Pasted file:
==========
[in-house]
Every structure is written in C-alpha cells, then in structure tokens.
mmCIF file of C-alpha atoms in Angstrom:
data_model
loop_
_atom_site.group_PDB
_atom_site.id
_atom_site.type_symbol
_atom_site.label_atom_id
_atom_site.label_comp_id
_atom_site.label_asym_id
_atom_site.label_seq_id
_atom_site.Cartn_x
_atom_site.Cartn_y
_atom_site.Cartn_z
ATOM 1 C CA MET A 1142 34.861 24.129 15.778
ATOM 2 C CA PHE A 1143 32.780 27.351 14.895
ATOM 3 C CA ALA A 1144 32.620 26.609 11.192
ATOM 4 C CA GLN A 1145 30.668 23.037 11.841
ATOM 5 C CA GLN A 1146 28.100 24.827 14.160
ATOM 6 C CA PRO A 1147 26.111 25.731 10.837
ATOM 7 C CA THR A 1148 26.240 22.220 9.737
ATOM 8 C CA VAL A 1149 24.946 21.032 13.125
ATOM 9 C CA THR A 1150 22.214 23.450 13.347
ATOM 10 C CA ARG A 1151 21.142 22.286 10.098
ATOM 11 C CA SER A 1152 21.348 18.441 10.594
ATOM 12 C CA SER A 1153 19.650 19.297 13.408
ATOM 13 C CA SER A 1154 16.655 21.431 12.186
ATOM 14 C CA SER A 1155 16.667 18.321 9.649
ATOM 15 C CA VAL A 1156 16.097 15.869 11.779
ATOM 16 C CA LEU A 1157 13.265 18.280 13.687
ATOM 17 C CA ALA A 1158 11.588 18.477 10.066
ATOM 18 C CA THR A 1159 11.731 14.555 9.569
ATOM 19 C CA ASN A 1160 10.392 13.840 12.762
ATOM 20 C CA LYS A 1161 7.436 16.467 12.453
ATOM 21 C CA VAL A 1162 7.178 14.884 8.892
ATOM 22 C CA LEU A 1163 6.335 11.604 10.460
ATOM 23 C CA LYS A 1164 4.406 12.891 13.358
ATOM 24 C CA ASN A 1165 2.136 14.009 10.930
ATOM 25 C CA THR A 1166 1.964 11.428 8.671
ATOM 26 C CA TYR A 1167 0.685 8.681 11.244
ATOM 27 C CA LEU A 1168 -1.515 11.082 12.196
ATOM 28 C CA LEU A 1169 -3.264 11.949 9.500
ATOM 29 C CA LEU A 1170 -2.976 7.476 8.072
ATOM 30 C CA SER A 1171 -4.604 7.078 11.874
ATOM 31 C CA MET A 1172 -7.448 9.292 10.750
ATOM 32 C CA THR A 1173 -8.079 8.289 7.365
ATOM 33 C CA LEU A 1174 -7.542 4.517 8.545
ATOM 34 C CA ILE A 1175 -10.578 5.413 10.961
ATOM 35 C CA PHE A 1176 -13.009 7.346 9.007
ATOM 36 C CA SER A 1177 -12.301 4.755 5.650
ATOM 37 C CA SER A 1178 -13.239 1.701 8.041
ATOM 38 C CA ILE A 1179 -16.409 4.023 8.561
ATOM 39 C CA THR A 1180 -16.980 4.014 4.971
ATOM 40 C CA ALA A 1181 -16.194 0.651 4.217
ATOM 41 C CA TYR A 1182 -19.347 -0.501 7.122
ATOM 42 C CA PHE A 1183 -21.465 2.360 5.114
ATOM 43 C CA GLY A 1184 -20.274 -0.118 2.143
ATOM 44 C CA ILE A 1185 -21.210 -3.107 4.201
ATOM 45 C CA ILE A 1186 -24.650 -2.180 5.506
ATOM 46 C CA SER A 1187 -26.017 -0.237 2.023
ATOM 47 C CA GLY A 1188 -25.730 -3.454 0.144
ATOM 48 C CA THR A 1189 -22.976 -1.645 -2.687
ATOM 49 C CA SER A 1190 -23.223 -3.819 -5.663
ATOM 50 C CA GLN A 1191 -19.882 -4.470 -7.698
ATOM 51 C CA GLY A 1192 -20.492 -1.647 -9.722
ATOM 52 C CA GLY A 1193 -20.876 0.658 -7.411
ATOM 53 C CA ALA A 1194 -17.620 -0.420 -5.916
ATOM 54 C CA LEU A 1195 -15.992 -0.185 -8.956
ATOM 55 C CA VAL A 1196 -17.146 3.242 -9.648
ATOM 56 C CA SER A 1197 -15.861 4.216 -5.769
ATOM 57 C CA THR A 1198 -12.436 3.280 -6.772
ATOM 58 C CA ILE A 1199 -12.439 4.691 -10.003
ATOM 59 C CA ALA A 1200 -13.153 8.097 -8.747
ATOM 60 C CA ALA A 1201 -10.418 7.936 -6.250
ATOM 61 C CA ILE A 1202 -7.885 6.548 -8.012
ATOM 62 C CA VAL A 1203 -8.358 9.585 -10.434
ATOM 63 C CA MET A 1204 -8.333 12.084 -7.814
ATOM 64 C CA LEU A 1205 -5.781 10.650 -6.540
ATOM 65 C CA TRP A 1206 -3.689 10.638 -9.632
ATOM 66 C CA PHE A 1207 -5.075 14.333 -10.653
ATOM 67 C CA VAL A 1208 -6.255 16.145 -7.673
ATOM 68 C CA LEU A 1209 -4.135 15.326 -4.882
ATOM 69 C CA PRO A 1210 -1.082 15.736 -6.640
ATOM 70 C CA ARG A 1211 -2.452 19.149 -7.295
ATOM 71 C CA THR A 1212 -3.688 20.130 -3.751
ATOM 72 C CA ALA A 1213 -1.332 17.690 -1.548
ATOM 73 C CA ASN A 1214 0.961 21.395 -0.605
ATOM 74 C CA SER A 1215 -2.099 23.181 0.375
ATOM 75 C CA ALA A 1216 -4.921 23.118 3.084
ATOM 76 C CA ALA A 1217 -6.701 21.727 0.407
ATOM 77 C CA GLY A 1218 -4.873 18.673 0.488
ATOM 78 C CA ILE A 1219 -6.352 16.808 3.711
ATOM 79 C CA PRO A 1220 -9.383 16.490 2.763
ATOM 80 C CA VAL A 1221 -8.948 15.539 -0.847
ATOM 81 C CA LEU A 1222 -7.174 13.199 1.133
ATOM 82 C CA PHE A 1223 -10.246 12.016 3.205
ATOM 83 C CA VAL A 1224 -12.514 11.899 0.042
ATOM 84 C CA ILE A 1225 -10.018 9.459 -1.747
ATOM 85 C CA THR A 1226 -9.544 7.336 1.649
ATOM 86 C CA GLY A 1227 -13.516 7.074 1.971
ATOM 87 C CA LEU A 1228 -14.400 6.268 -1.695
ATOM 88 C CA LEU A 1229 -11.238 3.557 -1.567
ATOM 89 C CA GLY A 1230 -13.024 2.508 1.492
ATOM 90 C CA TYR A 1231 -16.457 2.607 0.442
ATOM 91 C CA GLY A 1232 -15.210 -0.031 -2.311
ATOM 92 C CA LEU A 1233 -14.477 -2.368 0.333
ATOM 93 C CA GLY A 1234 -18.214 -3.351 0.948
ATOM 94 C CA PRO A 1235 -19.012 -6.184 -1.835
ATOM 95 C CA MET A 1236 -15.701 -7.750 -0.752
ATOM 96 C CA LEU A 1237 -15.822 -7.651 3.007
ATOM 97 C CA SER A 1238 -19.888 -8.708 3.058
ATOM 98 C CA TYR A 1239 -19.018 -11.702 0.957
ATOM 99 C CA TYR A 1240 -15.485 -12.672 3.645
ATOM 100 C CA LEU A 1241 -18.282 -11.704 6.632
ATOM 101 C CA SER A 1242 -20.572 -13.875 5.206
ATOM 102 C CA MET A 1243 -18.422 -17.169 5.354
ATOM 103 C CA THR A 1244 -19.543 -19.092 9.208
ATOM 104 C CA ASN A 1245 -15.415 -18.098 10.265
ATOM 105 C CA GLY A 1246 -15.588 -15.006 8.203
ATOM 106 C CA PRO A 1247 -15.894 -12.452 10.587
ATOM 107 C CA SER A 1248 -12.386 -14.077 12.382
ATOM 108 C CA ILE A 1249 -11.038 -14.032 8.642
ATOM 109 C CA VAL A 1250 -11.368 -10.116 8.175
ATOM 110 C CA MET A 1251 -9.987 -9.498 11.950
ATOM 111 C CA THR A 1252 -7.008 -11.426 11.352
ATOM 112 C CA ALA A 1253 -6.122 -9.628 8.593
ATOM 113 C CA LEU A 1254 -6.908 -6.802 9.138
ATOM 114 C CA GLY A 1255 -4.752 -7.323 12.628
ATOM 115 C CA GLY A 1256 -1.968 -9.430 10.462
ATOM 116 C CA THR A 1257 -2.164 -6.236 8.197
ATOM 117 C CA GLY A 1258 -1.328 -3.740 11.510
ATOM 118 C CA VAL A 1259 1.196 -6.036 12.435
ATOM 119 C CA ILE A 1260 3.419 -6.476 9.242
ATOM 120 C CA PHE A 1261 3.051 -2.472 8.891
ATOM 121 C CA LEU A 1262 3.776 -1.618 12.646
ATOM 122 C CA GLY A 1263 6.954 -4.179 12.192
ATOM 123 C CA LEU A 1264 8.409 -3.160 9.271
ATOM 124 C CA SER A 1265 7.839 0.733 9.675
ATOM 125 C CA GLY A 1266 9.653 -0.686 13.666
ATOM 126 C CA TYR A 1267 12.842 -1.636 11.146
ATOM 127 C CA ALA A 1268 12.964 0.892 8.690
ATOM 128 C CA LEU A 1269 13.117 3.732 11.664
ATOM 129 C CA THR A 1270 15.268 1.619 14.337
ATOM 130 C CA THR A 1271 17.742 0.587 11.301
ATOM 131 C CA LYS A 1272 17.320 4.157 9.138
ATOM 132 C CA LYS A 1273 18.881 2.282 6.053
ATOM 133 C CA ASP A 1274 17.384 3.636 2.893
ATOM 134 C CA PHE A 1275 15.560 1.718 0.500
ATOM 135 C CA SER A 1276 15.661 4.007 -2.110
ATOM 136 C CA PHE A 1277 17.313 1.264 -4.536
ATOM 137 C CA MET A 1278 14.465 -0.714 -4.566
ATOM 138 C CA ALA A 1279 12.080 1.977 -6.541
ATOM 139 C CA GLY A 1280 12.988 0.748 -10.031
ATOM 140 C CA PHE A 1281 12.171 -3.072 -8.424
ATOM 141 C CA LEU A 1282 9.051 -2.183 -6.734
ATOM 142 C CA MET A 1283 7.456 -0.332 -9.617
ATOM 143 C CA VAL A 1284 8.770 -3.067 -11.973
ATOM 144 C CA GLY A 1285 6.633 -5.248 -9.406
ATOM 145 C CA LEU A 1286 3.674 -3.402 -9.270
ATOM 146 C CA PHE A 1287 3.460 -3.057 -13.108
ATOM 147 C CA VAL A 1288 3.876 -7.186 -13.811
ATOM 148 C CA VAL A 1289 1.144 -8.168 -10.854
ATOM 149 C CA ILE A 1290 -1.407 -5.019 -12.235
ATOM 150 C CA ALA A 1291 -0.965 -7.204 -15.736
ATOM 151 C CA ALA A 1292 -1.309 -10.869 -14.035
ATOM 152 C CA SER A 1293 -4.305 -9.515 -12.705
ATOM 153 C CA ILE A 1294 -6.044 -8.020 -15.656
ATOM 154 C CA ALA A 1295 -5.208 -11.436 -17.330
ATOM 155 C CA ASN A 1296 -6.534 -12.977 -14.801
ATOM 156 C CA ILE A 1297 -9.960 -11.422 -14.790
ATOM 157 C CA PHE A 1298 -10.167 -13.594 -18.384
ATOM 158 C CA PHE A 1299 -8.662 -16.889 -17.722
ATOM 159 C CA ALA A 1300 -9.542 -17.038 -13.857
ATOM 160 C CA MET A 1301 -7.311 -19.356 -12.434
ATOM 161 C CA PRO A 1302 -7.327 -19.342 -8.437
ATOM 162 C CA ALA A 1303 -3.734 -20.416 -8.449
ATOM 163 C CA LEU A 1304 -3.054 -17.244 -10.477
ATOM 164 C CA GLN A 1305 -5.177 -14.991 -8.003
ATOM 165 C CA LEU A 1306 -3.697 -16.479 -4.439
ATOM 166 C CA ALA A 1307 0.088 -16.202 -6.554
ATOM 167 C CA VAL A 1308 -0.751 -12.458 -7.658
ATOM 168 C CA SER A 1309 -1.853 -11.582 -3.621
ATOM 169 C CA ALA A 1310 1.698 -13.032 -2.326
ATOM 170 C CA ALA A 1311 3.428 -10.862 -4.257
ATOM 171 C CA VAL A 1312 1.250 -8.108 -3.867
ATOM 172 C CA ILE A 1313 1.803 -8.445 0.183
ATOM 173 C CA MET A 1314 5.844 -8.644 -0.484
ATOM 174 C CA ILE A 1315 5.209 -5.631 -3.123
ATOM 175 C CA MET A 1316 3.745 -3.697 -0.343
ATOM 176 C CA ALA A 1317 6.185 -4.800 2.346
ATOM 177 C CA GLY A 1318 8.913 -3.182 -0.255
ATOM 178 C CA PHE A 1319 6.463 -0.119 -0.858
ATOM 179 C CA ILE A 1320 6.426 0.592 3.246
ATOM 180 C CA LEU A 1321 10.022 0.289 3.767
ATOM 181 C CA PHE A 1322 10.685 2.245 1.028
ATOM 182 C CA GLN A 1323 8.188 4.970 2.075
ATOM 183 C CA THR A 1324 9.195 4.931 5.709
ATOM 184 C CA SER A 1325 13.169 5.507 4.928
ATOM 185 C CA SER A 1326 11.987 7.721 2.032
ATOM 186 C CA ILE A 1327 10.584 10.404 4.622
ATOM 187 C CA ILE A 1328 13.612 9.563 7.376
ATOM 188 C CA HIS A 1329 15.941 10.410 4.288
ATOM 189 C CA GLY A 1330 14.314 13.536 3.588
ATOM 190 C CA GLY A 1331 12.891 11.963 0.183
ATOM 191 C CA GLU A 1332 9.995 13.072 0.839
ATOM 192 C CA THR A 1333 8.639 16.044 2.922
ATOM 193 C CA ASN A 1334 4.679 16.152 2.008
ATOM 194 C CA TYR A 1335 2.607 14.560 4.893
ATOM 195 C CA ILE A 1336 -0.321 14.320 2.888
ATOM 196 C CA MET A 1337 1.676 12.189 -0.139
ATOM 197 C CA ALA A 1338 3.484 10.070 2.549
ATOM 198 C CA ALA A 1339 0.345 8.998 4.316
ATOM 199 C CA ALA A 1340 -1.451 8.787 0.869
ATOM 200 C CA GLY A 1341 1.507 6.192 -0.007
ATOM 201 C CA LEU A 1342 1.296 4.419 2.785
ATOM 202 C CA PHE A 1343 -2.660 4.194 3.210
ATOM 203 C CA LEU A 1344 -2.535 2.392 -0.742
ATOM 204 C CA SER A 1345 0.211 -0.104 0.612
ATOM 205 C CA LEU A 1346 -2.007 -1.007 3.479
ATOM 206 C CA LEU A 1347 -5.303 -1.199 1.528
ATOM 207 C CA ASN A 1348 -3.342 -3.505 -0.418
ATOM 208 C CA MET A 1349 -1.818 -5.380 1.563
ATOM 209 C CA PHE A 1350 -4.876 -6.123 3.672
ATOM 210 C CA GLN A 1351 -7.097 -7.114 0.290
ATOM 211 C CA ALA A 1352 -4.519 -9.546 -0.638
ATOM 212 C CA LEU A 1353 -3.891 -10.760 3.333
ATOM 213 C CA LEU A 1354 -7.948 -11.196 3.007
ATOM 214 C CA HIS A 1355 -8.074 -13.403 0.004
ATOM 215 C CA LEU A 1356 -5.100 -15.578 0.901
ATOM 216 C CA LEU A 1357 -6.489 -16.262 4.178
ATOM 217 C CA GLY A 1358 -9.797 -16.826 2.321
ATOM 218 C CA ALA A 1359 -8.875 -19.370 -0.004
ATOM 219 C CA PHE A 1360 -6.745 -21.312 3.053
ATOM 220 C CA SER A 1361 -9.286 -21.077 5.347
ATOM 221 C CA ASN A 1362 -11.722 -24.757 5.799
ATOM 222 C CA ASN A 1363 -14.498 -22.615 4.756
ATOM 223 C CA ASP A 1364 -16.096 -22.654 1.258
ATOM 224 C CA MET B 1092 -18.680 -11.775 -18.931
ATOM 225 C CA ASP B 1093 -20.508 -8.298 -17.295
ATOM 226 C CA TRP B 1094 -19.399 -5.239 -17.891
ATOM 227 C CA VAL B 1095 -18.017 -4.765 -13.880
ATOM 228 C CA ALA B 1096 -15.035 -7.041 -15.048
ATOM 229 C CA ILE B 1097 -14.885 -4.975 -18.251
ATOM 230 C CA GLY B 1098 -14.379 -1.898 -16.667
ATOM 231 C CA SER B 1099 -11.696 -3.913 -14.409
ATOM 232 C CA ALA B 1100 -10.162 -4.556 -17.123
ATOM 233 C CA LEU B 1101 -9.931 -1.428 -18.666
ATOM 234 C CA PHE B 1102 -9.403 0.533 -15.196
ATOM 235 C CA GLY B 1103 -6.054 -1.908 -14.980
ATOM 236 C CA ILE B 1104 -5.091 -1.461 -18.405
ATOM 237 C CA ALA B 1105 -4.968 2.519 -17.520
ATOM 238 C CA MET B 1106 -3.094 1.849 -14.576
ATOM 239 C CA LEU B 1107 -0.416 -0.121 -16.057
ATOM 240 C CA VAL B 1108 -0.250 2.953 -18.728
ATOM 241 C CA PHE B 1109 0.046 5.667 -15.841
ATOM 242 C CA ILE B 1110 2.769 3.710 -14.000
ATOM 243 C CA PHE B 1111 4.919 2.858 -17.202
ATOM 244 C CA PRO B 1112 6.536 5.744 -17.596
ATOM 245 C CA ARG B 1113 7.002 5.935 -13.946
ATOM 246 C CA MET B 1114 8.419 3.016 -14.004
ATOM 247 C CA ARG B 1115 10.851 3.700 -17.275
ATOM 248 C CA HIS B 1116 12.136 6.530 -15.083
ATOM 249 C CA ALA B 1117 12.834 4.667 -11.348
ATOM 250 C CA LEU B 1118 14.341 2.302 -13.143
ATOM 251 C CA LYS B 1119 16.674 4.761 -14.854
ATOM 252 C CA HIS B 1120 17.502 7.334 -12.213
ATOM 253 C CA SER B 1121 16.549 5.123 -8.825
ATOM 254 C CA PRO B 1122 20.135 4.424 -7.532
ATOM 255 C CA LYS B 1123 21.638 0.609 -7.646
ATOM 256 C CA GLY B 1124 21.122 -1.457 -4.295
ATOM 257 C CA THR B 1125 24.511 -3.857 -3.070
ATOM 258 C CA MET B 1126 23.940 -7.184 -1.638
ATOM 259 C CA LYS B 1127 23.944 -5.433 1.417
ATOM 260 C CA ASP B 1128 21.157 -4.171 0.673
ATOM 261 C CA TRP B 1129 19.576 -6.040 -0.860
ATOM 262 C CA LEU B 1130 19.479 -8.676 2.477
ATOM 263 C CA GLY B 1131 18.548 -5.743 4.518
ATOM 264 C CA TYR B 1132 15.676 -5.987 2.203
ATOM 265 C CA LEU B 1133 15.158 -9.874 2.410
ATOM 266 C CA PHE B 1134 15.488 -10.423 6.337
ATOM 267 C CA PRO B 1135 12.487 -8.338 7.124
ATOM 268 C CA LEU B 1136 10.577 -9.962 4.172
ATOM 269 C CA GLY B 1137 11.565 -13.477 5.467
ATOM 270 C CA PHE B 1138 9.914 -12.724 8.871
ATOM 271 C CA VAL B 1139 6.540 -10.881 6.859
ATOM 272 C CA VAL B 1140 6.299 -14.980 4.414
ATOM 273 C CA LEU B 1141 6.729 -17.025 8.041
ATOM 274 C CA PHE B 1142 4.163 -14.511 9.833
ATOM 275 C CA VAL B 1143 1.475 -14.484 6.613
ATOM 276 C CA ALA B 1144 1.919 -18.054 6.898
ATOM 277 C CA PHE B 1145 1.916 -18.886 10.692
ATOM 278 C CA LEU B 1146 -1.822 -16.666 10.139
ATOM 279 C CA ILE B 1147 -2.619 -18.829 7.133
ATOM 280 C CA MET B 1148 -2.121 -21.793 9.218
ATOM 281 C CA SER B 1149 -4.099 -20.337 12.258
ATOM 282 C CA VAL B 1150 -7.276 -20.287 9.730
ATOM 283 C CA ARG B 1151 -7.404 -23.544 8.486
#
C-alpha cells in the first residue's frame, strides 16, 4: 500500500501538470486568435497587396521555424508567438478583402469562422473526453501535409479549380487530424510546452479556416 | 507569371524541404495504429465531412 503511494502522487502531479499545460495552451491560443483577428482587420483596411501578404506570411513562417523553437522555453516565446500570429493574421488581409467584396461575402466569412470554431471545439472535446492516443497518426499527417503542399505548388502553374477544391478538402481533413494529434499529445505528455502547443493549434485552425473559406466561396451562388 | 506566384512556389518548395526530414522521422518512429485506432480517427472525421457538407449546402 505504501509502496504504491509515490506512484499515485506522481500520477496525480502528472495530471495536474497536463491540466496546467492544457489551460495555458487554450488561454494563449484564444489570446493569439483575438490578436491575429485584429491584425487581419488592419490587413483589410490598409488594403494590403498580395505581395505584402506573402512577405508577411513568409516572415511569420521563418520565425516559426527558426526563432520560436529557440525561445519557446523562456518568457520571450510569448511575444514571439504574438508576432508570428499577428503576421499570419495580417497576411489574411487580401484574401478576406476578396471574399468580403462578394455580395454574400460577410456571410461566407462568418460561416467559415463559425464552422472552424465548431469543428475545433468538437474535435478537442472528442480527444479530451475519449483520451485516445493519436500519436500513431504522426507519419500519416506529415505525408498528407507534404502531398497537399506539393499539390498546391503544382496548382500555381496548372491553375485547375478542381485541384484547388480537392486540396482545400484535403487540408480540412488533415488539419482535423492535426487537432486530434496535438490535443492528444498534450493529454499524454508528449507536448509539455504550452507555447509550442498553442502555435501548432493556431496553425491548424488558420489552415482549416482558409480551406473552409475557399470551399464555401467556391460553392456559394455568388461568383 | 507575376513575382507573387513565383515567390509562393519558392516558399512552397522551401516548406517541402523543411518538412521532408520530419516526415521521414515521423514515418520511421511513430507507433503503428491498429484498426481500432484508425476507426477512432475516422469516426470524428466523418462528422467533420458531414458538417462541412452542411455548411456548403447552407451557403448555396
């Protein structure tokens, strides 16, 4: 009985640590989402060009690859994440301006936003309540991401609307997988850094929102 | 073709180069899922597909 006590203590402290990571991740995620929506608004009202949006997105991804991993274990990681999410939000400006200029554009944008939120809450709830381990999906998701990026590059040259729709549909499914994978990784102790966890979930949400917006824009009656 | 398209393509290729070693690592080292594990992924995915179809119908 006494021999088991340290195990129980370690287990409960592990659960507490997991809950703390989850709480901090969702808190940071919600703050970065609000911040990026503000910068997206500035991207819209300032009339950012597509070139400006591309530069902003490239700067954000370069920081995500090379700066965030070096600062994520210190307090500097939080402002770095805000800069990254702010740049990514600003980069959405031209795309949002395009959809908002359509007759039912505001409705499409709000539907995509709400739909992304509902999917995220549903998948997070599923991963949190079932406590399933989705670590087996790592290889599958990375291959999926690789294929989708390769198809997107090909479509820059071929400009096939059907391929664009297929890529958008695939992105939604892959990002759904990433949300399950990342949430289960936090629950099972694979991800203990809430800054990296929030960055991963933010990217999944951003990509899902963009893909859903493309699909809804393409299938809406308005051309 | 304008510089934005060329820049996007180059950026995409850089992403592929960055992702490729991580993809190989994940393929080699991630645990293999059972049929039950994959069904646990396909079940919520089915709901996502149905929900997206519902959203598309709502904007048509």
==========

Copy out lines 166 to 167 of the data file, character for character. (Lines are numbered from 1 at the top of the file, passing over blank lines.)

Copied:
ATOM 151 C CA ALA A 1292 -1.309 -10.869 -14.035
ATOM 152 C CA SER A 1293 -4.305 -9.515 -12.705